LONDON (Reuters) - Prices in British shops fell last month at the fastest rate since records began seven-and-a-half years ago, the British Retail Consortium said on Wednesday,
marking 15 months of sinking prices.
The BRC said retail prices in July were 1.9 percent lower than a year earlier, marking the largest decline in shop prices since the series started in December 2006. Prices had fallen by 1.8 percent in June.
Food prices rose just 0.3 percent, also the smallest rise on record, compared with 0.6 percent in the previous month. The BRC said there was deep and widespread discounting across grocery stores.
Prices for furniture, electrical goods and gardening tools fell at a faster rate in July, the BRC said.
“Against a backdrop of stable commodity markets, the stronger sterling making imports cheaper and wavering retail spending, current levels of deflation are expected to continue,” said Helen Dickinson, the BRC’s director general.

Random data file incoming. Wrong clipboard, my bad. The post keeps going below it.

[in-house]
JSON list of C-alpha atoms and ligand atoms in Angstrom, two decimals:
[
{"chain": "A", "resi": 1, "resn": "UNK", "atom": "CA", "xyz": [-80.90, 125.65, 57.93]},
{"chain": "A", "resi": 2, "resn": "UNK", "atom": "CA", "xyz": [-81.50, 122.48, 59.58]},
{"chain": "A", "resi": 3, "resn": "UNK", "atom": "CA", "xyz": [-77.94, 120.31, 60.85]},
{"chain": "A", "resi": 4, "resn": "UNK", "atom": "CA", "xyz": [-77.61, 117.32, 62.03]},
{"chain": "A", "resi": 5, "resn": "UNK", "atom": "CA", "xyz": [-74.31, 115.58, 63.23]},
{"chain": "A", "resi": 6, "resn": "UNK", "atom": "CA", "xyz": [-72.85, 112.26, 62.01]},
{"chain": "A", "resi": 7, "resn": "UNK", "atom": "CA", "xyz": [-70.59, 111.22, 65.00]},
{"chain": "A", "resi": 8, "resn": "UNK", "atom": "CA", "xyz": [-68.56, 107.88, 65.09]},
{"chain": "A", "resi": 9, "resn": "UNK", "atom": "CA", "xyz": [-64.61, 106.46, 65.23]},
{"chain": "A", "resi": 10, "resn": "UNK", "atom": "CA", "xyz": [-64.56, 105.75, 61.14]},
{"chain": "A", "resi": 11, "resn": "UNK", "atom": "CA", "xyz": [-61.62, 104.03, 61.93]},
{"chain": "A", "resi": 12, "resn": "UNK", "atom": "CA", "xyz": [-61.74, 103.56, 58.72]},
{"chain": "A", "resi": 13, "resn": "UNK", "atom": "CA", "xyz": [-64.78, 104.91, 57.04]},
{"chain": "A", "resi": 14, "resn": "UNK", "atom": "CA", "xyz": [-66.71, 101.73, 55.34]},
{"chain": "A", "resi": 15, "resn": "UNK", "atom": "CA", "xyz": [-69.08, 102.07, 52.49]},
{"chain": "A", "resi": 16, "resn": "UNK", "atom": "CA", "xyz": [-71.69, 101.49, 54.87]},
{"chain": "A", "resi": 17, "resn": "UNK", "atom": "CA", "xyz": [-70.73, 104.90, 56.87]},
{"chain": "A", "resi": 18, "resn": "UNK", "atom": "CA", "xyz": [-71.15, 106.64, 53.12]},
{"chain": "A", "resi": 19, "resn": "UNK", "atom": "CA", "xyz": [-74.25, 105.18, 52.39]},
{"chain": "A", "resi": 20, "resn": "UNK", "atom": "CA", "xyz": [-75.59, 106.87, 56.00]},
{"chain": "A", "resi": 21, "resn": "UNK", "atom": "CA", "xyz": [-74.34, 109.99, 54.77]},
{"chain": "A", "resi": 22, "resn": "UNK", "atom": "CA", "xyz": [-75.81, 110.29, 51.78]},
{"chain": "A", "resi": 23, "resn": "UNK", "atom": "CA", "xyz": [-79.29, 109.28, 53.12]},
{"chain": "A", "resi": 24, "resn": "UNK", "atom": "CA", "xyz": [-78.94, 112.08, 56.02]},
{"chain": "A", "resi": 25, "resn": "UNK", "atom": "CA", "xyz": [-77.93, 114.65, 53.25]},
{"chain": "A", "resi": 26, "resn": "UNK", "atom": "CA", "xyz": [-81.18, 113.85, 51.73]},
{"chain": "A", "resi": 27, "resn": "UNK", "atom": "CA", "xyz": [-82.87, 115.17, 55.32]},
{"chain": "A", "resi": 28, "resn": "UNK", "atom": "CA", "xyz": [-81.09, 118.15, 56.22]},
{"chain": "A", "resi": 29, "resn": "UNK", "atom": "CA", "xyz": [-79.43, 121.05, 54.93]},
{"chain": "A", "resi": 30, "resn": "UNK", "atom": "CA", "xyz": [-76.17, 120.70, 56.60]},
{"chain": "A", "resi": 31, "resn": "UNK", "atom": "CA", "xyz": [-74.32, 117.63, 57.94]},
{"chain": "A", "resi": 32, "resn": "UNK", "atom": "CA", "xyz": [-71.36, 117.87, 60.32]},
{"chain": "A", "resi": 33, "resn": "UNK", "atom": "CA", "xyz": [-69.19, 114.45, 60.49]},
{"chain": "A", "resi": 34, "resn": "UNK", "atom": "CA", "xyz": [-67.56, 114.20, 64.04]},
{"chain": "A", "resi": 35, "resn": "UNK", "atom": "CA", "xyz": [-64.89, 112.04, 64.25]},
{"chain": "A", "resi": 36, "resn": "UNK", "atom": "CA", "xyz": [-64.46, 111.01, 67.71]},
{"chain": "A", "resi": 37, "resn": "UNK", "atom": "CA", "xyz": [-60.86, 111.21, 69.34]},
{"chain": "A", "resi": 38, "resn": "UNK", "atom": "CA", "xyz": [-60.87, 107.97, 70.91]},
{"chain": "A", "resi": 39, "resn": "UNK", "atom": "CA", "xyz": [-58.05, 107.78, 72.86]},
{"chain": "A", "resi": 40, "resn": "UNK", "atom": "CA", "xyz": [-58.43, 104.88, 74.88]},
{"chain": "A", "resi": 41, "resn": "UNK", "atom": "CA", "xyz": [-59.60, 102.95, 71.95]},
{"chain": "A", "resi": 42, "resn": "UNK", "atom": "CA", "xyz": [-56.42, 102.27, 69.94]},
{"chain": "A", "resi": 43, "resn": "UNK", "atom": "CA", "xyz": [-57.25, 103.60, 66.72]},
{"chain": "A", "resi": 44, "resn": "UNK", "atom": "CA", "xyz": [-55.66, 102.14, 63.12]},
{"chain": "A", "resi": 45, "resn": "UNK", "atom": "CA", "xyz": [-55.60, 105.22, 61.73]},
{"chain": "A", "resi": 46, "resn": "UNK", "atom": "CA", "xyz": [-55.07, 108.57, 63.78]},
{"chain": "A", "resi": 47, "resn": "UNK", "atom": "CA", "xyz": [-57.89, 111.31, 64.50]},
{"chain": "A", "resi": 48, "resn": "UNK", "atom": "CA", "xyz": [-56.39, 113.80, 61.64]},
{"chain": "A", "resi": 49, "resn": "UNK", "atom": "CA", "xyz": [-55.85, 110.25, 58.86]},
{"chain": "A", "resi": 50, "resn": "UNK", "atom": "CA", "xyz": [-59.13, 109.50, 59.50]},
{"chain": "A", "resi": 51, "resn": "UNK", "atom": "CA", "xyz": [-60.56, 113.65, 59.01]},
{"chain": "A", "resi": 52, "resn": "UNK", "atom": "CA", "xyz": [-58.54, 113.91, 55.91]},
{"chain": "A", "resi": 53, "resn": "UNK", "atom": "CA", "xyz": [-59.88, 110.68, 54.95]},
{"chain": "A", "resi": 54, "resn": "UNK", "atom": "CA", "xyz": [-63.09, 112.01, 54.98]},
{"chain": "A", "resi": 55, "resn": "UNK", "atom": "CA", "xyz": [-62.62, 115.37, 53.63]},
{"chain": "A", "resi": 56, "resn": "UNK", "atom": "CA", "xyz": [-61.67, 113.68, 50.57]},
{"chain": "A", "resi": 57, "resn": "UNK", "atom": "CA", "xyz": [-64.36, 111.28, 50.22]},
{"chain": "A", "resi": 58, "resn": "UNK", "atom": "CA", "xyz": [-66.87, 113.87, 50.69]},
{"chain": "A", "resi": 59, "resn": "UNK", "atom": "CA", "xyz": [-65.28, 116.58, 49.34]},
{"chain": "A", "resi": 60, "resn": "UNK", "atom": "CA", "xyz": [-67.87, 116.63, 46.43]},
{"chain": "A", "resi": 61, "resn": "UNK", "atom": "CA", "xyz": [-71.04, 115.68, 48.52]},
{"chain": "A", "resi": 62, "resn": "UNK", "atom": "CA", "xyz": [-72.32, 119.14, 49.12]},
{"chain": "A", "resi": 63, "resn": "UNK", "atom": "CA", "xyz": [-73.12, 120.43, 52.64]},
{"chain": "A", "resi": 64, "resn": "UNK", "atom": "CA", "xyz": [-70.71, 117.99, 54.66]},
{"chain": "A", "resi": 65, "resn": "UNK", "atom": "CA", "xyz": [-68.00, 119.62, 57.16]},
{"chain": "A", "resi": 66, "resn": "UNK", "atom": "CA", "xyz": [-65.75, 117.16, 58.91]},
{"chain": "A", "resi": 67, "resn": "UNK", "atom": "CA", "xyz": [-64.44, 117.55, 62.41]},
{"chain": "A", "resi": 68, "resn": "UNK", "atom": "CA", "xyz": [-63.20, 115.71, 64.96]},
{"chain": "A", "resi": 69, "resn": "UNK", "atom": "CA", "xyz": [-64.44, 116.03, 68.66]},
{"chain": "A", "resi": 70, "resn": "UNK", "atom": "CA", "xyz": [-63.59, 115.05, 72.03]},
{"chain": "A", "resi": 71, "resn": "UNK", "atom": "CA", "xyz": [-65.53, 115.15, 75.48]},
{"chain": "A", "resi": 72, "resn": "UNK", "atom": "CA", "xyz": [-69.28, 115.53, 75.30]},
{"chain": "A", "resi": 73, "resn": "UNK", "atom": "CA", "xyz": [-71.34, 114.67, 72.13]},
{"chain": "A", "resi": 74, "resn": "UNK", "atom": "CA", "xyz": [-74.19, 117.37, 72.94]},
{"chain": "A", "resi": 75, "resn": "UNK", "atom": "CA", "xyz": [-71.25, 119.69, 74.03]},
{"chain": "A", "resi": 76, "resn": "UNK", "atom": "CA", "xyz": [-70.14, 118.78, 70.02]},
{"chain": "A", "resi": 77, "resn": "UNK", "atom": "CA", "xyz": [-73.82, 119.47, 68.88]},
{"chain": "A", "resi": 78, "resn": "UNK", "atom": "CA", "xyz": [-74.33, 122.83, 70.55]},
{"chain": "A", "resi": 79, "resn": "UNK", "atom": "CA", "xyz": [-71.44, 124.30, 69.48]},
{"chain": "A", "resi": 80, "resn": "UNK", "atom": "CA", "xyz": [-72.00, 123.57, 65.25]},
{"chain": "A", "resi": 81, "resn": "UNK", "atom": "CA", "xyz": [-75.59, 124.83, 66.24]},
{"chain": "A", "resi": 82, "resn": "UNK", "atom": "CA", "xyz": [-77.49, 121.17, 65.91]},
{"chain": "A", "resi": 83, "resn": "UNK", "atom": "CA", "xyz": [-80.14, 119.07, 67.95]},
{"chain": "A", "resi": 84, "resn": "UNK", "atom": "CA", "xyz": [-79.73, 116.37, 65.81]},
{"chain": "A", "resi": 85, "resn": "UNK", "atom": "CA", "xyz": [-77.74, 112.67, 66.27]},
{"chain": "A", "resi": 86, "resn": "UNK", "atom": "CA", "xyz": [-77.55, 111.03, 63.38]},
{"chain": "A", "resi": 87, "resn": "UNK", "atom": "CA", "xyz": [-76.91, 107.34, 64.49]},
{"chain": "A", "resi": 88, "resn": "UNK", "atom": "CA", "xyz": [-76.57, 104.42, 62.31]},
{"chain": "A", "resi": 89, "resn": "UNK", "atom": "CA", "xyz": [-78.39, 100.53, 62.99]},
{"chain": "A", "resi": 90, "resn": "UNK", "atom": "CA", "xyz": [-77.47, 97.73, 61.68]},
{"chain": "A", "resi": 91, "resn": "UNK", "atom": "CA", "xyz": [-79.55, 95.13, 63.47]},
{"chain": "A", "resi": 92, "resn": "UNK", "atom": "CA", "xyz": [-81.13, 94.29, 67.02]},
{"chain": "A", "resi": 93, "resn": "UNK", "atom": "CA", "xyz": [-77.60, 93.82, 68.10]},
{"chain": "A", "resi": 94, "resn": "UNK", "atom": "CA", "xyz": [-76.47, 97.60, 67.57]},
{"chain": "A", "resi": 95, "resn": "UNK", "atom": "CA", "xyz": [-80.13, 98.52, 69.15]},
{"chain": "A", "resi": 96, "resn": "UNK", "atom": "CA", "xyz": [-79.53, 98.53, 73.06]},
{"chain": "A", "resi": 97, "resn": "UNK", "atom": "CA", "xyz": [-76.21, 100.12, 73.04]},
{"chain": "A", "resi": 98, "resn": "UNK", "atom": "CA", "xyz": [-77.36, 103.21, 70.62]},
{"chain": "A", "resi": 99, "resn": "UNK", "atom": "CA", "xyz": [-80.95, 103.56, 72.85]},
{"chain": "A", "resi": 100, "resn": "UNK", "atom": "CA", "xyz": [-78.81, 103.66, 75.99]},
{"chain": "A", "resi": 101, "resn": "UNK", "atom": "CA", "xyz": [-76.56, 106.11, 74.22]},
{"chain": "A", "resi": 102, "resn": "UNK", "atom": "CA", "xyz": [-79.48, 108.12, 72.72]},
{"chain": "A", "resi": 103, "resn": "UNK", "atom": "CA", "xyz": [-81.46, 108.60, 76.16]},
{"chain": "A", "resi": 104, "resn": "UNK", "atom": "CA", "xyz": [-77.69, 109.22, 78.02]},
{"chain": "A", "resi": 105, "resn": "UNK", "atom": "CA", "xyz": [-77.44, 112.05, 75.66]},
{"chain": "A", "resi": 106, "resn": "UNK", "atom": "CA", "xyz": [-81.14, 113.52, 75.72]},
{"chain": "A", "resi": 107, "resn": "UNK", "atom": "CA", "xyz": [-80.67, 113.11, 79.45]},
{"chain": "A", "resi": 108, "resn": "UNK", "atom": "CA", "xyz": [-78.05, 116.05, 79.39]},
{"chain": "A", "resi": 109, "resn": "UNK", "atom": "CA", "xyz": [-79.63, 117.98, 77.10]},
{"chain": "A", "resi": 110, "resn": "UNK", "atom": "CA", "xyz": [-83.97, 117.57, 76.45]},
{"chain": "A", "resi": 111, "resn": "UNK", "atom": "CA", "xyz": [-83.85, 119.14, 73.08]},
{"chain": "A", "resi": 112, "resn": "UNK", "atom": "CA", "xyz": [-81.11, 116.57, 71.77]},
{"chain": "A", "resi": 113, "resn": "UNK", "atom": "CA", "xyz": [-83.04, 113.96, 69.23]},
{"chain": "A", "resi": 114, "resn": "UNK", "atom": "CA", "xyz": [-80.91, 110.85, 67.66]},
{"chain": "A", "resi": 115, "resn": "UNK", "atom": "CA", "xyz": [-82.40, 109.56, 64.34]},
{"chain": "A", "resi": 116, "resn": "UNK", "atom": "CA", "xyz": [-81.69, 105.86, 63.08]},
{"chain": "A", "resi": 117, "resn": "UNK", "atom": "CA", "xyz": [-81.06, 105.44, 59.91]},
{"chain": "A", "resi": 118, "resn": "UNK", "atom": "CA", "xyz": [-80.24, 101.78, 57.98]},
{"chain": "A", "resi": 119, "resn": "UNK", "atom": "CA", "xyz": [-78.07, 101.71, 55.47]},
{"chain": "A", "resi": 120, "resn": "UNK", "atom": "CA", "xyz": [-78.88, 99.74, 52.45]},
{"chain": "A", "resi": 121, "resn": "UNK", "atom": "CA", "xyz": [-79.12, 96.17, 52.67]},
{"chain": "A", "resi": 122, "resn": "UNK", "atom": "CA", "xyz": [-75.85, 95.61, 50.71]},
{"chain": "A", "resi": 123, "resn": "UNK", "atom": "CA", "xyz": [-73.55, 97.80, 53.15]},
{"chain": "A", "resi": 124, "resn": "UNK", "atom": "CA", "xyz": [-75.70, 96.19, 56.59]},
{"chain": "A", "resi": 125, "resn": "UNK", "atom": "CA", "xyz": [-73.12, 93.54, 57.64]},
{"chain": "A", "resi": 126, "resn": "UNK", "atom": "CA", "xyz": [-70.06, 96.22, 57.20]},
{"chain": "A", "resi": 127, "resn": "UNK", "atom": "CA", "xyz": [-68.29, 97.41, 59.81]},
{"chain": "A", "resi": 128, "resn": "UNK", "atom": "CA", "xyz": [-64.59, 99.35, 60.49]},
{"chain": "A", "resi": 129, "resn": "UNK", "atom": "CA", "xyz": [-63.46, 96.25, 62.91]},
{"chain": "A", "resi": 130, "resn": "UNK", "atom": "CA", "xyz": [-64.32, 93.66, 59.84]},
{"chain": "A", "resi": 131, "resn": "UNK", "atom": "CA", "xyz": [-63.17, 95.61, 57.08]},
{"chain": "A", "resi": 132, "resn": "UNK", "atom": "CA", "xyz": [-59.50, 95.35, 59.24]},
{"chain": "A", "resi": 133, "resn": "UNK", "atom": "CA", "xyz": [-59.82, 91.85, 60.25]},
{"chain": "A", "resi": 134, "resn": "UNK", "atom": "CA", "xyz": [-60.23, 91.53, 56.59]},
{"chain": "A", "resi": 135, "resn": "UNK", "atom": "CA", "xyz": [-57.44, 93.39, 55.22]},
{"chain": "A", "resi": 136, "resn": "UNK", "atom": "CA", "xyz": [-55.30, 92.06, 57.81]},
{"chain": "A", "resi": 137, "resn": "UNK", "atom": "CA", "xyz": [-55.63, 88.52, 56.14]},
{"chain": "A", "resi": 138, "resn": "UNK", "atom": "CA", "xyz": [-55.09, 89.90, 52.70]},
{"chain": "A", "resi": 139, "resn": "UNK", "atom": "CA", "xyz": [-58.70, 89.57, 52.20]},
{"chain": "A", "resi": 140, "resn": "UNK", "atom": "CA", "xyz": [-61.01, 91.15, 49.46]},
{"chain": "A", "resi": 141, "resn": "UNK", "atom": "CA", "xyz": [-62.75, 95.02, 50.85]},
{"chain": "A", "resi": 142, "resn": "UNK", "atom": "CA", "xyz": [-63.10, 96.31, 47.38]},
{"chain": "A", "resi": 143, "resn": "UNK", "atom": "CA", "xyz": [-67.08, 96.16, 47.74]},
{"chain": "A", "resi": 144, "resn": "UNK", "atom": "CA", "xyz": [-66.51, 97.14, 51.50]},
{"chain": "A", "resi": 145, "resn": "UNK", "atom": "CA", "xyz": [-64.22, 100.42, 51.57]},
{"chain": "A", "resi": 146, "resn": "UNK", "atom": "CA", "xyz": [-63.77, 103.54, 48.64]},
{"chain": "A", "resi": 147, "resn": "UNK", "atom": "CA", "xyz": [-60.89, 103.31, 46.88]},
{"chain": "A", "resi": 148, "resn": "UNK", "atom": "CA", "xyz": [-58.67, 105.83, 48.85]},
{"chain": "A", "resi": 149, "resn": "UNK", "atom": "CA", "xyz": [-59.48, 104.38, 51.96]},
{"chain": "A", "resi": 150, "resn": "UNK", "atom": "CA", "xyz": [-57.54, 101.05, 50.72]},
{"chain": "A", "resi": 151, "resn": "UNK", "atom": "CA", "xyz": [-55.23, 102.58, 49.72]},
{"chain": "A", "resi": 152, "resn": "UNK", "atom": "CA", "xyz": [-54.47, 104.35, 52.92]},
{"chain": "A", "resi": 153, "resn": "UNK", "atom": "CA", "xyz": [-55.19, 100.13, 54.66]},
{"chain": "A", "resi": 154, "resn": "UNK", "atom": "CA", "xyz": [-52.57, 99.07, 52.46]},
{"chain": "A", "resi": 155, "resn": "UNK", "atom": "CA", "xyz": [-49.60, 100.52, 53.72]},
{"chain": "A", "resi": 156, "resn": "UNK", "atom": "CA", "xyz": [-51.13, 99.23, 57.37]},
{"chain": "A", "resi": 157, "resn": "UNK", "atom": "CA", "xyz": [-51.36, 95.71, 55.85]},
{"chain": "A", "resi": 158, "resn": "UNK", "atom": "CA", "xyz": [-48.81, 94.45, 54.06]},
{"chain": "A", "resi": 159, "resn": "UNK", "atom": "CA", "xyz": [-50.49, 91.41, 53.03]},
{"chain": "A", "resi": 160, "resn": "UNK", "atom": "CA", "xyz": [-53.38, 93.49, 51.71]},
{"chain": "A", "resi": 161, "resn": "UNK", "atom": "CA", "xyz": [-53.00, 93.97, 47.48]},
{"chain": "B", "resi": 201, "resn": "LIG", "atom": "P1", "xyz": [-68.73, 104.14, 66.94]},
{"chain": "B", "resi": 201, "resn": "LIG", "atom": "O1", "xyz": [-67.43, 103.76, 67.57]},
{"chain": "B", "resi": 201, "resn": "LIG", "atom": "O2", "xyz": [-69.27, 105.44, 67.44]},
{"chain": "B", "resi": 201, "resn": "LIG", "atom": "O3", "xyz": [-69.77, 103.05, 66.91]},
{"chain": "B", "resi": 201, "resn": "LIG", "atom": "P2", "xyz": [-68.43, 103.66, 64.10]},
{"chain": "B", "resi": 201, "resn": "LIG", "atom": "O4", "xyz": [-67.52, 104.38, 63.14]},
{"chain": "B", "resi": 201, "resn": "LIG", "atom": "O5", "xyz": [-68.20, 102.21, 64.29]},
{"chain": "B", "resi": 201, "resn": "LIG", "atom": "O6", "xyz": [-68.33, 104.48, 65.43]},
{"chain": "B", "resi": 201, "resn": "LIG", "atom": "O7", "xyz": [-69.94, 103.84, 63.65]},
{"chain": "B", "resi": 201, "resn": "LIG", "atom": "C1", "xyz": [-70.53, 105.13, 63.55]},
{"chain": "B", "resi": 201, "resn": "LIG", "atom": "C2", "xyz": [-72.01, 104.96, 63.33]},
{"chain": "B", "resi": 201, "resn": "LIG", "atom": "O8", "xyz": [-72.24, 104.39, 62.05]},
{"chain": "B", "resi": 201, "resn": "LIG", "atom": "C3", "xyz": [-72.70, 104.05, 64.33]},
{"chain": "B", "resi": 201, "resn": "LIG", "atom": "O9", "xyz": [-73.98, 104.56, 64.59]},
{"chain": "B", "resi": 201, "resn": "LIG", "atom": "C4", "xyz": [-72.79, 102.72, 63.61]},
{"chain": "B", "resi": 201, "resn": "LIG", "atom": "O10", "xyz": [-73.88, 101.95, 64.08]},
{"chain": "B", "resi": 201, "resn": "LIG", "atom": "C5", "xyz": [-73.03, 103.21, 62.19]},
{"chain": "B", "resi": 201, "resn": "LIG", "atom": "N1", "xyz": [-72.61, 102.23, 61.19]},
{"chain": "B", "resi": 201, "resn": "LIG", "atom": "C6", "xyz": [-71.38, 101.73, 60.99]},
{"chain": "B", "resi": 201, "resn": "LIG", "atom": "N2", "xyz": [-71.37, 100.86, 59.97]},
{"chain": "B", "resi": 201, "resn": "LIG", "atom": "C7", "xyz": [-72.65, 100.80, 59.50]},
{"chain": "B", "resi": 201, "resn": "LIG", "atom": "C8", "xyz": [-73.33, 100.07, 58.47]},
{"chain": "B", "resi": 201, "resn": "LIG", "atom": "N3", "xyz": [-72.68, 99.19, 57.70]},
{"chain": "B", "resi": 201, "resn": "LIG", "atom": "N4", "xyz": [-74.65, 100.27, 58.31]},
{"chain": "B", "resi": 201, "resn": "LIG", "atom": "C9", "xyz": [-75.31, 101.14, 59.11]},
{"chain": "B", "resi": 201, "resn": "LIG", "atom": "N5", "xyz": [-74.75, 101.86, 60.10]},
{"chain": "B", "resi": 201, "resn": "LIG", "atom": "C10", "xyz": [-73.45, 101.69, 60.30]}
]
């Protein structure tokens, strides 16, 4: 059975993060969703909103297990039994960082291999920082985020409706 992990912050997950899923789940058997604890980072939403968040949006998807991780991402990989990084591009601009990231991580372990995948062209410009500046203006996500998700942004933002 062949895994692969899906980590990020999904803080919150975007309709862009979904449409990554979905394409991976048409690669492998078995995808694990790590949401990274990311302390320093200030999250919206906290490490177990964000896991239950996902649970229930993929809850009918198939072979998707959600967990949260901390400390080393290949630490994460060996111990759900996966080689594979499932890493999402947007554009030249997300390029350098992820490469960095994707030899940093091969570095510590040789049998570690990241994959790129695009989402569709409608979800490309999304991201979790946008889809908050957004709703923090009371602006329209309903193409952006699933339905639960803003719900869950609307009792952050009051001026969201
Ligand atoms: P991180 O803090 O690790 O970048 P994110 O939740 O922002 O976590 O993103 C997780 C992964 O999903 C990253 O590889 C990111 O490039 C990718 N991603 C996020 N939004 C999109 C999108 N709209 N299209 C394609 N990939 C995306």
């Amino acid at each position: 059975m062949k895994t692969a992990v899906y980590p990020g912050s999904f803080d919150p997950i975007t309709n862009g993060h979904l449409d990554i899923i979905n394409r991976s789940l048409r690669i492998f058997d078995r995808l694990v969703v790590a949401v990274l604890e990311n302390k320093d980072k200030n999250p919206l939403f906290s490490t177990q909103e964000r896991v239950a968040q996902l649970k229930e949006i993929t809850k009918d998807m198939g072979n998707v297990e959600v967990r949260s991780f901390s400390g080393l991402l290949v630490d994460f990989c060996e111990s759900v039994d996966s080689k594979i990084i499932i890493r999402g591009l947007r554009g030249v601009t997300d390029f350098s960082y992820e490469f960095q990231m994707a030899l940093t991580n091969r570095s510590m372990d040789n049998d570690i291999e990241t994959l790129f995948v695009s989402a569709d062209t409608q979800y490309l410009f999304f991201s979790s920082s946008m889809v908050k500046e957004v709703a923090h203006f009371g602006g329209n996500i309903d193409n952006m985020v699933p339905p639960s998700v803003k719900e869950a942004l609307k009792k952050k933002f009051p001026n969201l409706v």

Official data last month showed consumer price inflation (CPI) increased to 1.9 percent in June, just below the Bank of England’s 2 percent target, although economists said the rise was driven by one-off factors.
CPI measures a wider basket of goods and services than the BRC index, which covers 500 products commonly bought in shops.
Business surveys over the last week showed price pressures were muted in services and manufacturing companies that comprise the bulk of Britain’s economy.
The BRC said recent announcements from major supermarkets suggested shop price inflation would stay weak for the coming months.
Britain’s four biggest grocers - Tesco, Sainsbury‘s, Morrisons and Wal-Mart’s Asda - have been trying to win back market share that they have lost to discounters like Aldi and Lidl.
Reporting by Andy Bruce; Editing by Hugh Lawson